Stage 3 Practice Schedule (Guitar Lesson BC-139) Guitar for beginners Stage 3

Uploaded by JustinSandercoe on 02.07.2009

How ya doing? Justin here. Guess what?
You've finished stage three and now this little video is just to talk about your
stage three practice routine.
So, the first thing that we're going to have on your practice routine is between
three and five minutes of your beginner's finger exercise.
Which is just doing that fingers one, two, three, four working on the agility of your fingers,
trying to get them a little bit more supple, a little bit more flexible.
It'll help you out with your stretchy chords like your G and C.
So that's the first thing that I want you to do, it's a good warm-up as well,
for your guitar playing. So that's thing number one.
The second thing on your practice routine is working on your chords doing the strum, pick out, strum.
Trying to make sure that you've got your chords sounding really nice and that every note in the chords
is really nice and clear, fingers are up next to the frets, none of the open strings are muted.
Very, very important that you get that stuff right now, especially as we're doing our one minute changes,
and we're working on the speed of our chords. We want the speed to increase,
but we also want the quality of the chords to increase.
That's why so far, every time you're practicing, you should be working on that strum, pick out, strum
Which is your chord practice, very important.
Next thing on your list is your one minute chord changes.
You should have five pairs of chords that you're working on for your one minute changes.
I recommend that you stick to the... there's a little list that I've given you there on the website
which mainly incorporates your C chord and your G chord.
As they're both kind of new chords, it's a good opportunity to work on getting from your old friend chords,
the ones that are probably not too difficult now and then really working them in
with the big finger stretchy chords. That would be a great idea.
Okay, you've also got your rhythm guitar.
Introducing that first little up strum, getting used to the count, making sure you tap your foot,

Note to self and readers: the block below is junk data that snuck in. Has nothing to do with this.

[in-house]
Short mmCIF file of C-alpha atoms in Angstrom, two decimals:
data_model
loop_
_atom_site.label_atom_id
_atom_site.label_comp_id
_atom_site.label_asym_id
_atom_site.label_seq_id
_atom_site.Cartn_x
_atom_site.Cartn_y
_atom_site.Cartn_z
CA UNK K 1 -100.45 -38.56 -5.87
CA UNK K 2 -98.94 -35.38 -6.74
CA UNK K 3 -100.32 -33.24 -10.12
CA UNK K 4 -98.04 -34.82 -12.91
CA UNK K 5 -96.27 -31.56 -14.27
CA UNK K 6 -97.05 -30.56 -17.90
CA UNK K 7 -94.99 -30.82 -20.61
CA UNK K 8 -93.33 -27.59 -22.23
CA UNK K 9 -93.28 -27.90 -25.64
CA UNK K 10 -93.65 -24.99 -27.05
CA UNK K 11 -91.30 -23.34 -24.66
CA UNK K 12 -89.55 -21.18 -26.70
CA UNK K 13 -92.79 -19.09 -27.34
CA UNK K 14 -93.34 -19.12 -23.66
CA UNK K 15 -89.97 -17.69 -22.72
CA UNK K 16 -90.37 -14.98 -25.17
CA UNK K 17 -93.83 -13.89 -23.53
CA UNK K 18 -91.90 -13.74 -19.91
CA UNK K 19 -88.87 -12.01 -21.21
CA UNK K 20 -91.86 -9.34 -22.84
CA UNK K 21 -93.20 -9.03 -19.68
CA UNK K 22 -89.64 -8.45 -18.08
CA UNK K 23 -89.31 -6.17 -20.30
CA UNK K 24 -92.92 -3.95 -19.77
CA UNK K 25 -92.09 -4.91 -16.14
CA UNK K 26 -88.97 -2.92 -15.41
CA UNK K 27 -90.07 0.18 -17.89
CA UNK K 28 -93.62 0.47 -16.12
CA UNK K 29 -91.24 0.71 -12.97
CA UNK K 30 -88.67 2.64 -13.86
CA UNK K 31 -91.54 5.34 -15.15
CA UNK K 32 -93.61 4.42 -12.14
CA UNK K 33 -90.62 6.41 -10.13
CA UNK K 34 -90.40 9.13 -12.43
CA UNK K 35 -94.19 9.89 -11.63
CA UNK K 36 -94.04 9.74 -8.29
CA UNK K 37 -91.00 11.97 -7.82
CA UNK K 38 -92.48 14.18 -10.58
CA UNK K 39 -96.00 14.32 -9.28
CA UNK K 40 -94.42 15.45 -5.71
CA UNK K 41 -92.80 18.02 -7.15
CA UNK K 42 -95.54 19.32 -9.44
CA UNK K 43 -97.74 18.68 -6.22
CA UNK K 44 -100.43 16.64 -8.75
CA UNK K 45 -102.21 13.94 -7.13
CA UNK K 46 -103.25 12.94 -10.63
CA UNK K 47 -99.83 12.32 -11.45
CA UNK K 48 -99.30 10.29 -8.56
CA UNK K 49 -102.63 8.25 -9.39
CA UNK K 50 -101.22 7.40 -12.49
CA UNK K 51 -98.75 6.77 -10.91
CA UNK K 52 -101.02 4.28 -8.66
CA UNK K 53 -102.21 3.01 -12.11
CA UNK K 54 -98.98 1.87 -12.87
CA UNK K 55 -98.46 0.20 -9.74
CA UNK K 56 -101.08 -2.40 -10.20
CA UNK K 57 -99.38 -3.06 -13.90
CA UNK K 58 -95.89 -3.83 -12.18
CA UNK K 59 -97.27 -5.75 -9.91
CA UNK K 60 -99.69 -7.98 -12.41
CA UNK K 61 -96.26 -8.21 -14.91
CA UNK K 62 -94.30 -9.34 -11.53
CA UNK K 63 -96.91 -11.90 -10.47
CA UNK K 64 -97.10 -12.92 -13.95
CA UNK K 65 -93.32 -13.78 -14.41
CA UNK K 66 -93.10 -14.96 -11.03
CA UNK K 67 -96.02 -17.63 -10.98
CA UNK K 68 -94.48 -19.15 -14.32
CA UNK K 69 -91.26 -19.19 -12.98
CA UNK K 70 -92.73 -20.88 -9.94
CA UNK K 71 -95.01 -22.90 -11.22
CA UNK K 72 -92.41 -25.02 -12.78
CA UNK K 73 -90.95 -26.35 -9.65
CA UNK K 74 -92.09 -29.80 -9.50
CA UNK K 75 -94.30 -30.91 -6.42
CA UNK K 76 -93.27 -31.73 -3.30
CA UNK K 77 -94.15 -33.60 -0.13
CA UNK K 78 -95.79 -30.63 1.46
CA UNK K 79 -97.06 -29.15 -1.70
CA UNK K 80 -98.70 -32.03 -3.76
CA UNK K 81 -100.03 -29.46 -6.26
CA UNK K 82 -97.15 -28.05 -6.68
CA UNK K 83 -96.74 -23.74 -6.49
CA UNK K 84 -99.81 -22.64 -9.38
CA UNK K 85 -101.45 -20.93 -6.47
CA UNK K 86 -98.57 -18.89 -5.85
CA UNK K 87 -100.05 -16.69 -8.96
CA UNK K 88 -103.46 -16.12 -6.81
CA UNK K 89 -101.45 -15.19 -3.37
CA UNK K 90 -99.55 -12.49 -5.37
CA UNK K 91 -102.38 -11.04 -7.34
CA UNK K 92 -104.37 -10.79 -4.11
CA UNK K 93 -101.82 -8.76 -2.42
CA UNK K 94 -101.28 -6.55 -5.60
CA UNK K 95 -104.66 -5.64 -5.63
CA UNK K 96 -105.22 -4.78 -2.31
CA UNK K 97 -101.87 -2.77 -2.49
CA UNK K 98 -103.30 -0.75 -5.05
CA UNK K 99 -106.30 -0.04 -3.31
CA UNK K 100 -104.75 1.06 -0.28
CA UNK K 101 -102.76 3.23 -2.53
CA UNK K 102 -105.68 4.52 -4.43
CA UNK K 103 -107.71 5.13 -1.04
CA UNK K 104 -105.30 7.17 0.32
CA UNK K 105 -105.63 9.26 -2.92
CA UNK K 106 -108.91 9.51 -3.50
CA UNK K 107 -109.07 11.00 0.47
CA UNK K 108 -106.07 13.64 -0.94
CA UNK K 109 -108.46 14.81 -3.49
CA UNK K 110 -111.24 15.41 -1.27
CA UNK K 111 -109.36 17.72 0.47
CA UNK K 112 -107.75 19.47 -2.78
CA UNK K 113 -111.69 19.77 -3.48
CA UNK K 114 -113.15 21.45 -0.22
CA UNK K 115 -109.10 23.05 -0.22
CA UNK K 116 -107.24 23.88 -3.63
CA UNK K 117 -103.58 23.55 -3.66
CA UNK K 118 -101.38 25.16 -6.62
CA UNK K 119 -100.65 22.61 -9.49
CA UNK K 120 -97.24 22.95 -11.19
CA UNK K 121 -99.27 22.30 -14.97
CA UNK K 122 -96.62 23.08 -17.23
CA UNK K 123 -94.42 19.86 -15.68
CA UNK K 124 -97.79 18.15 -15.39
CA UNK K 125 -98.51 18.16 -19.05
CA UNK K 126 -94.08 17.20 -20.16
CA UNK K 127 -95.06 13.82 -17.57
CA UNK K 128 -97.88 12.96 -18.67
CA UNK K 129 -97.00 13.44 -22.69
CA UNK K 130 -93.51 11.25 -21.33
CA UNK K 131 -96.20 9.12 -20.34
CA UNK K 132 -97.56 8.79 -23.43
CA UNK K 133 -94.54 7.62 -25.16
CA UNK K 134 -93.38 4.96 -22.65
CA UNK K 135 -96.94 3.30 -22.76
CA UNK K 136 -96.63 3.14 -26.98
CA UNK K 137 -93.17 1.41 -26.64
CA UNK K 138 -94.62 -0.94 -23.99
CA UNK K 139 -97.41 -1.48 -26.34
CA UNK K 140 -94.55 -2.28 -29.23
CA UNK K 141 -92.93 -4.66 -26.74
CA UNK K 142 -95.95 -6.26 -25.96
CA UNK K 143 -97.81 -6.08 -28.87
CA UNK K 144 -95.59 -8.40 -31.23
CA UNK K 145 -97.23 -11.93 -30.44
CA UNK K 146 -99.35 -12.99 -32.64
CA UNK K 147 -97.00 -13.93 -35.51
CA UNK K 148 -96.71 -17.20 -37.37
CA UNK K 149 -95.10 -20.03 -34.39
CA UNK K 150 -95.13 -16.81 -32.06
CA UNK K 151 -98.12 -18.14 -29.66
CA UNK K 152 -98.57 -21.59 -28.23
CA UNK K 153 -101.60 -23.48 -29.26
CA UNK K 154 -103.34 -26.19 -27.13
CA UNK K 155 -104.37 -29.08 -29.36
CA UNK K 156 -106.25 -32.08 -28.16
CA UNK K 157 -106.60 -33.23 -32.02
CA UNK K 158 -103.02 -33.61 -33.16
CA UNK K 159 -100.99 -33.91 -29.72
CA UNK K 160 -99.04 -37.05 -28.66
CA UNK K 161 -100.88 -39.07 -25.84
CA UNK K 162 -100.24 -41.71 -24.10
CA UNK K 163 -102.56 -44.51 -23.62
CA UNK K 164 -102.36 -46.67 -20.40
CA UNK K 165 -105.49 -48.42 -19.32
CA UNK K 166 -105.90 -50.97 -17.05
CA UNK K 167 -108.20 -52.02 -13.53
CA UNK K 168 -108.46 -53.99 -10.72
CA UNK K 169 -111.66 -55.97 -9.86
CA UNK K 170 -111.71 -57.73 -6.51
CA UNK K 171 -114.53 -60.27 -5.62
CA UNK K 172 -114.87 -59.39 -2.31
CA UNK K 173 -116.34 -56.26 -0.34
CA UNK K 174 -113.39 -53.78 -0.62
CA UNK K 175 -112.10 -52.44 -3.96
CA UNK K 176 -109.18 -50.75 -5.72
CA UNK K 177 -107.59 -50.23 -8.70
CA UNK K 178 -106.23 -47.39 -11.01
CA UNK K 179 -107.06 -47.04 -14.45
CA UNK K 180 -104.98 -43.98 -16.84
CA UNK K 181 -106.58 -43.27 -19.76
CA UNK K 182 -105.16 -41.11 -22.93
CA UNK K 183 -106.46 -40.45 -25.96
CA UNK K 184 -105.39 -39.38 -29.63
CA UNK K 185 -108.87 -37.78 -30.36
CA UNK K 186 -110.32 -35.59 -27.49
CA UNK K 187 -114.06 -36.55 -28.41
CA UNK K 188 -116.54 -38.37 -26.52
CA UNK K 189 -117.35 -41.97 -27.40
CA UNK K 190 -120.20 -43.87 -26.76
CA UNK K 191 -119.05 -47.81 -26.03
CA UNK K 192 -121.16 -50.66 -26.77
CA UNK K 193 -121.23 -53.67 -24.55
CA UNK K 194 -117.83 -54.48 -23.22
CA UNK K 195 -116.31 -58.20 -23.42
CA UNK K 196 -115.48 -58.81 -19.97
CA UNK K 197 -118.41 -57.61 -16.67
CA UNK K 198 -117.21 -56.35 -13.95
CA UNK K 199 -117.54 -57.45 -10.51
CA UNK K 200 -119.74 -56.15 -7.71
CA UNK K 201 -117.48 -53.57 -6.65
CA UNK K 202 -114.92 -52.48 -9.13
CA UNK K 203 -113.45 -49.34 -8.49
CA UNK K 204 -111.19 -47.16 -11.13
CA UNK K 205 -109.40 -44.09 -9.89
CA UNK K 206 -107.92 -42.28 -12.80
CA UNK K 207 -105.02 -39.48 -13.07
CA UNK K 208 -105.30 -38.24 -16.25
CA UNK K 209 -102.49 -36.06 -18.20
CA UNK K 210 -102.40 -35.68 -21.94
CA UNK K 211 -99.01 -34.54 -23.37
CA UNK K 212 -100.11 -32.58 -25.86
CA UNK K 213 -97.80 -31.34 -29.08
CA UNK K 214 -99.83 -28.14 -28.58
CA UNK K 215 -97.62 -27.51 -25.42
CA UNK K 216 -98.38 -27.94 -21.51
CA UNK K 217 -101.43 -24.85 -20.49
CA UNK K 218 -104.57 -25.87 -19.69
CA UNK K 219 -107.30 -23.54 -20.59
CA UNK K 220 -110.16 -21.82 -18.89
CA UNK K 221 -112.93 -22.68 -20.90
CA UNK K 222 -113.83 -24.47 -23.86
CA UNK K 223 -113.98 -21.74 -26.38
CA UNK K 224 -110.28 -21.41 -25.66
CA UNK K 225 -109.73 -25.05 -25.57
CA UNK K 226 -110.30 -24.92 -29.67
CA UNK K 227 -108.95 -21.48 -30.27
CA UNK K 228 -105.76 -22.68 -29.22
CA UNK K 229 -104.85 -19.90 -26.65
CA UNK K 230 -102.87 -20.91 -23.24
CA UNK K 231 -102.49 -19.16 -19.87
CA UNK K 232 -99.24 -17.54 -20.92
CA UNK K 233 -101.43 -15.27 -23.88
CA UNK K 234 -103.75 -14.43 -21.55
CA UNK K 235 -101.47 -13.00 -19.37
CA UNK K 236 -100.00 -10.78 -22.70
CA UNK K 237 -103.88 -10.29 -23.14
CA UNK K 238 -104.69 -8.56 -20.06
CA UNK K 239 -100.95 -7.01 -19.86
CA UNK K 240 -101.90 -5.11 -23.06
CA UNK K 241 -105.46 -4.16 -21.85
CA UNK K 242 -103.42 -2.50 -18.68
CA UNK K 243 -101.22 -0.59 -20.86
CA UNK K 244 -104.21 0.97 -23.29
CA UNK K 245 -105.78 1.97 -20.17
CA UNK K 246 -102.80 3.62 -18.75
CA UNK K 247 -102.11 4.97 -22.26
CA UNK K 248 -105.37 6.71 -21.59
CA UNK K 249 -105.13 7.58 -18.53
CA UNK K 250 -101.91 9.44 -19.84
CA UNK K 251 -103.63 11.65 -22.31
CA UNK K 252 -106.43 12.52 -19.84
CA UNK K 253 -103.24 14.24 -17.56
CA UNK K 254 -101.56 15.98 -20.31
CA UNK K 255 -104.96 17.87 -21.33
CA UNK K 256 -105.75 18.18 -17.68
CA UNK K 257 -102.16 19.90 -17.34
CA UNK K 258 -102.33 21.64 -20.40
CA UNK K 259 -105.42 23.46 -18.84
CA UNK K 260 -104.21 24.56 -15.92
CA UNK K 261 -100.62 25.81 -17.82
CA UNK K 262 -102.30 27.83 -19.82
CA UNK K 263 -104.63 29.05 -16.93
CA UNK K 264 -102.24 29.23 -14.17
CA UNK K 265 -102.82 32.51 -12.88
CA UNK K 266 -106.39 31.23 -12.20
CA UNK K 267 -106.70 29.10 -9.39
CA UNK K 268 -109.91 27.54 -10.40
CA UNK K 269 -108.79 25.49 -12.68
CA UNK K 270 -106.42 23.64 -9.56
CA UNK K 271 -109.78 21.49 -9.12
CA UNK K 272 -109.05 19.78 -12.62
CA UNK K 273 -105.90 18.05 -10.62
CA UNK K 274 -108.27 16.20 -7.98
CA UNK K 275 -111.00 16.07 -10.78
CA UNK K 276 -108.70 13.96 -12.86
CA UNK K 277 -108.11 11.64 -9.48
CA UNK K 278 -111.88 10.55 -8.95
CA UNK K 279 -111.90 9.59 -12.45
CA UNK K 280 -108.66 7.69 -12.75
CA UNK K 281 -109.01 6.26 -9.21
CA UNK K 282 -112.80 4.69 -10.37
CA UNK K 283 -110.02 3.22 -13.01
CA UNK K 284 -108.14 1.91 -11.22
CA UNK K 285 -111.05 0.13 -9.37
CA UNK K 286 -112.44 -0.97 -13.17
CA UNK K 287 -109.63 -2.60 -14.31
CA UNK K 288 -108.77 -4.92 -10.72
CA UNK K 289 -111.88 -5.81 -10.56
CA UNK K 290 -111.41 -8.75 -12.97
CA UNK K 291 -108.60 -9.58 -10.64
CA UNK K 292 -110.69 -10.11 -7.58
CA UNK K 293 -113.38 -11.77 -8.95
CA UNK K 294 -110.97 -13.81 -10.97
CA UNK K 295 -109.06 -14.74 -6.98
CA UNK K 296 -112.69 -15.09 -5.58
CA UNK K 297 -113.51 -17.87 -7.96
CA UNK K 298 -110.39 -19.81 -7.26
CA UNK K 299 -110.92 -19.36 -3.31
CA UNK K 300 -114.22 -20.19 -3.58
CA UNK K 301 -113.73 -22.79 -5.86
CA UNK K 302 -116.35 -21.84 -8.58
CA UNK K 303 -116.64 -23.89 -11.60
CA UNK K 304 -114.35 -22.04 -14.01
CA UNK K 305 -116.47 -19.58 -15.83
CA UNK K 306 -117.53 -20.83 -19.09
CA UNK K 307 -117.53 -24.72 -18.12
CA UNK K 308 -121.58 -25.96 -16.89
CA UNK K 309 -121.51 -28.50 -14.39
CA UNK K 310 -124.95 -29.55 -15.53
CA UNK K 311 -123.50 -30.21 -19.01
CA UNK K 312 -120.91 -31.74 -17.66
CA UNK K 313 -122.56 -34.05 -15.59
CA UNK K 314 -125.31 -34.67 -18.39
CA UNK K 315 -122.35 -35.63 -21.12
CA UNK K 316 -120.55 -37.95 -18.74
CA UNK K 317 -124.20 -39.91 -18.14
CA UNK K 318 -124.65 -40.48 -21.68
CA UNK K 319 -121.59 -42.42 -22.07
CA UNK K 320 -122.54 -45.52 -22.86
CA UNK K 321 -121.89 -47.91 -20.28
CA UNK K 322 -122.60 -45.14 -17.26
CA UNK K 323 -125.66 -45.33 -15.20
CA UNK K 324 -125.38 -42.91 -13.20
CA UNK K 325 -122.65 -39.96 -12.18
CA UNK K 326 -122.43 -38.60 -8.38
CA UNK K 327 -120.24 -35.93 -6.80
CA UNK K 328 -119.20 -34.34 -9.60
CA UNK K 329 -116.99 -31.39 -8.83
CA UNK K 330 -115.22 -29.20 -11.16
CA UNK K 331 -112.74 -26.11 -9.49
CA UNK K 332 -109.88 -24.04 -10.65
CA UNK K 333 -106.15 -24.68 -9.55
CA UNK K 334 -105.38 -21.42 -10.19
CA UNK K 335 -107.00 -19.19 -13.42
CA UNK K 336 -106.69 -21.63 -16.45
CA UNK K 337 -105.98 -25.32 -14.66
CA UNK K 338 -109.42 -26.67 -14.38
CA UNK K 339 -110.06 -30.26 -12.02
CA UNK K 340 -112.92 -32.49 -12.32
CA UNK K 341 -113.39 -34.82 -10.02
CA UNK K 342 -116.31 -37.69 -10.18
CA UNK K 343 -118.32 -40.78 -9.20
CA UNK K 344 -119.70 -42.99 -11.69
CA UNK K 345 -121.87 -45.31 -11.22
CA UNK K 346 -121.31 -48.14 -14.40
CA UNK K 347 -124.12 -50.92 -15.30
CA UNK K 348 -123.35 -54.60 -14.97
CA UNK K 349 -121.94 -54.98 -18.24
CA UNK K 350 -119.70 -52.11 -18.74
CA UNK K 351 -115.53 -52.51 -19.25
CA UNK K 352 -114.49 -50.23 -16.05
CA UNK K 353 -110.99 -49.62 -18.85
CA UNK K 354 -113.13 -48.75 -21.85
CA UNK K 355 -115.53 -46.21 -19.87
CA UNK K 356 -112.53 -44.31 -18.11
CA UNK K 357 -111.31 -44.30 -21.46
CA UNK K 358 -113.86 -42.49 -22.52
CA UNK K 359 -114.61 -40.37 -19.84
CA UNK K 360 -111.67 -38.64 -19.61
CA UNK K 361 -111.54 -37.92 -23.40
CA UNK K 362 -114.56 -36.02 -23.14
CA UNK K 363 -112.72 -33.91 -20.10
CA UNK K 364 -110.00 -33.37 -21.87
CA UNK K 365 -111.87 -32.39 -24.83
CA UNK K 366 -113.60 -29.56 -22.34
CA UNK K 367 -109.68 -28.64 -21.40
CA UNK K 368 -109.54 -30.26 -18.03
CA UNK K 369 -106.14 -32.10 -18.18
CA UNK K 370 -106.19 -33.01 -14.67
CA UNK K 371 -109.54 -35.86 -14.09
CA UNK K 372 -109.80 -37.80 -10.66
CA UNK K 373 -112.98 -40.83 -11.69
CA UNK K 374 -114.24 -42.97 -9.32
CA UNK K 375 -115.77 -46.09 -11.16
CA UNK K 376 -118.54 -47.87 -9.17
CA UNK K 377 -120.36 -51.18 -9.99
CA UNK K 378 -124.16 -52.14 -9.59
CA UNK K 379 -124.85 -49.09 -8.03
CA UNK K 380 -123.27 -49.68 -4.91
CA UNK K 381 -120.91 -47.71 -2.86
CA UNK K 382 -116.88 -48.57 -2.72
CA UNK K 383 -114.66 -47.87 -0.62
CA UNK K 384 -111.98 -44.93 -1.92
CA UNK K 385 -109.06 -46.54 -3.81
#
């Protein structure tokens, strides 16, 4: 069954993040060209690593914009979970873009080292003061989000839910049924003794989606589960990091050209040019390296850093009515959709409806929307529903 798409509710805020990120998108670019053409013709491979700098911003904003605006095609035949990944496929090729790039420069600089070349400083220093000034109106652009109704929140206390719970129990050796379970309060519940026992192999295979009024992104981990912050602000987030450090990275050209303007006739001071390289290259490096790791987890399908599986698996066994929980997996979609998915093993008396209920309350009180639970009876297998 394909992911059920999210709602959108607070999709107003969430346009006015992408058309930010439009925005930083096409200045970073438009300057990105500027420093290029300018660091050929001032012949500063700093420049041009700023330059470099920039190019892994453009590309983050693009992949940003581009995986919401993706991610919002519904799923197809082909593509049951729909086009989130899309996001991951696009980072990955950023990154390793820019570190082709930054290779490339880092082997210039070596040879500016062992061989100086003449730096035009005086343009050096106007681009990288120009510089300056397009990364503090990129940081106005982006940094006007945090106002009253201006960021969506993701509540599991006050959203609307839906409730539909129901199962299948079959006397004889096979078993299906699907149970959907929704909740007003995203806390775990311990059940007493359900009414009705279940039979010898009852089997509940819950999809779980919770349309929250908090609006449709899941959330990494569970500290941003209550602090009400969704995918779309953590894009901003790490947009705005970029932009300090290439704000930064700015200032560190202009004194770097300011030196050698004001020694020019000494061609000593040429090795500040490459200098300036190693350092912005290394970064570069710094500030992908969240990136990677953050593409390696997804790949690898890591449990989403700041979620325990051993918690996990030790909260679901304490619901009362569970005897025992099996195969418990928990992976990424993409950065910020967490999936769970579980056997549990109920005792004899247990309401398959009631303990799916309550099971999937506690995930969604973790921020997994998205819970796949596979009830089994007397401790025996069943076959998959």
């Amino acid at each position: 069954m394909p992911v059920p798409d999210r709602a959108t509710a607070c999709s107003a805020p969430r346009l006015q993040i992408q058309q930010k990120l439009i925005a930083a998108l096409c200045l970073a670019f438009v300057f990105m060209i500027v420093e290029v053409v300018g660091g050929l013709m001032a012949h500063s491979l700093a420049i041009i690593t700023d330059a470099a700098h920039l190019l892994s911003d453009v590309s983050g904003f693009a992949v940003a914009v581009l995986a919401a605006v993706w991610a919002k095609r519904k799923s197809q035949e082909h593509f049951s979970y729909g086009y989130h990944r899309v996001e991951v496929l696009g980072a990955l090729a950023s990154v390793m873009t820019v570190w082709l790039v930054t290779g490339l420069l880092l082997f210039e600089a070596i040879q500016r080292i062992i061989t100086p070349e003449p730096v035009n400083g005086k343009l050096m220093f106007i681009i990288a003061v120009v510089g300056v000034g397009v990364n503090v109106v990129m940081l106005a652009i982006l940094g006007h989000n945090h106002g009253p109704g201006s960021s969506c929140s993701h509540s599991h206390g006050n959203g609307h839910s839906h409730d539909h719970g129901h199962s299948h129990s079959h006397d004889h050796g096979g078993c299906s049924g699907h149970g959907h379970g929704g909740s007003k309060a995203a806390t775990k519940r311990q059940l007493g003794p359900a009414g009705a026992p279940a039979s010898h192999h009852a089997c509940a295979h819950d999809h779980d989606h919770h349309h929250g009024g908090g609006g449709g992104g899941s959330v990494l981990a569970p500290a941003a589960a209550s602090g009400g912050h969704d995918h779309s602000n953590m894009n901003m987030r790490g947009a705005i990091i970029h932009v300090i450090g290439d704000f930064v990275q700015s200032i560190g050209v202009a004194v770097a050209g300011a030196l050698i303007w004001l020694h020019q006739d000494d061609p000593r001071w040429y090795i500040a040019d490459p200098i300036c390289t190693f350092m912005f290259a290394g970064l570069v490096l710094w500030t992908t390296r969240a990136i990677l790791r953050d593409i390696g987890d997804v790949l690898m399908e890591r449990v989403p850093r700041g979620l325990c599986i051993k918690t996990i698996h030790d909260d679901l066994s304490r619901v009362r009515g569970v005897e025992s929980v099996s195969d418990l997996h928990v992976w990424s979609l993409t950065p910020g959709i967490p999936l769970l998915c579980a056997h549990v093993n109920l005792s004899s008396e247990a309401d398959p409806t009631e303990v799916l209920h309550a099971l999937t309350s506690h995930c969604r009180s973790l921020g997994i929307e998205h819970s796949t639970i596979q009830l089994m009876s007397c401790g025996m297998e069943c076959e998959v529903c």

getting used to playing with the metronome, not stopping, just really working on it,
trying to keep that rhythm really good and solid.
Count along if you want, with the one, two, three and four. That would be a great thing.
Now, the big deal with the rhythm guitar is repetition. So even though it's only one exercise,
and it's probably going to get a bit boring for you, what I really recommend is sitting there,
doing it over and over again. Going one, two, three and four.
Over and over again until you're bored.
Really, what you're trying to get here is a motor skill. Just having done it so much that it becomes instinctive.
One of my ten golden rules here for practicing which is, the more you think the more you stink.
And in order not to think you have to practice these things until they become instinctive.
Very, very important, so plenty of rhythm guitar practice.
You will then have five minutes to work on your songs or your chord sequences.
There are plenty of songs now that you can do with this many chords so pick some of the songs
that you like and work on those for five minutes.
Because, of course, it's important to be playing songs.
That's kind of the point of playing guitar. It's not to do exercises, it's to play tunes.
So make sure you spend a bit of your time working on songs.
And last of all, if you're taking that as an option, you want to be working on your J.U.S.T.I.N. exercises
which is your ear training exercises.
Now that collectively works out to be about a half an hour practice routine
which might be quite a lot for some of you to be doing every day.
If it is, break it into two 15 minute sections and do one half one day and one half the next day.
So that's kind of up to you depending on how much time you've got to spend practicing.
But, I'd say at this stage about 30 minutes a day is a great amount to practice.
I don't mean every day. I'm thinking 5-6 days a week, that kind of thing.
You're definitely allowed to have your one day off a week, if you wish.
What is it? One day you're not supposed to work per week? I forget what it is traditionally.
Two days off a week? Really? Some people get two days off a week?
Wow. Wicked. Okay. Nice for some.
Get in, get practicing, really keep working, don't forget to tick off your practice routine
because that's the thing that really helps keep you motivated: is ticking off the boxes
when you've done your practice. Writing in how many changes you got
on your one minute changes. Keep yourself going, keep motivated.
And when you've got through this and you feel comfy with your G and your C and your rhythm
I'll see you for stage four.
Take care of yourselves. Catch you soon.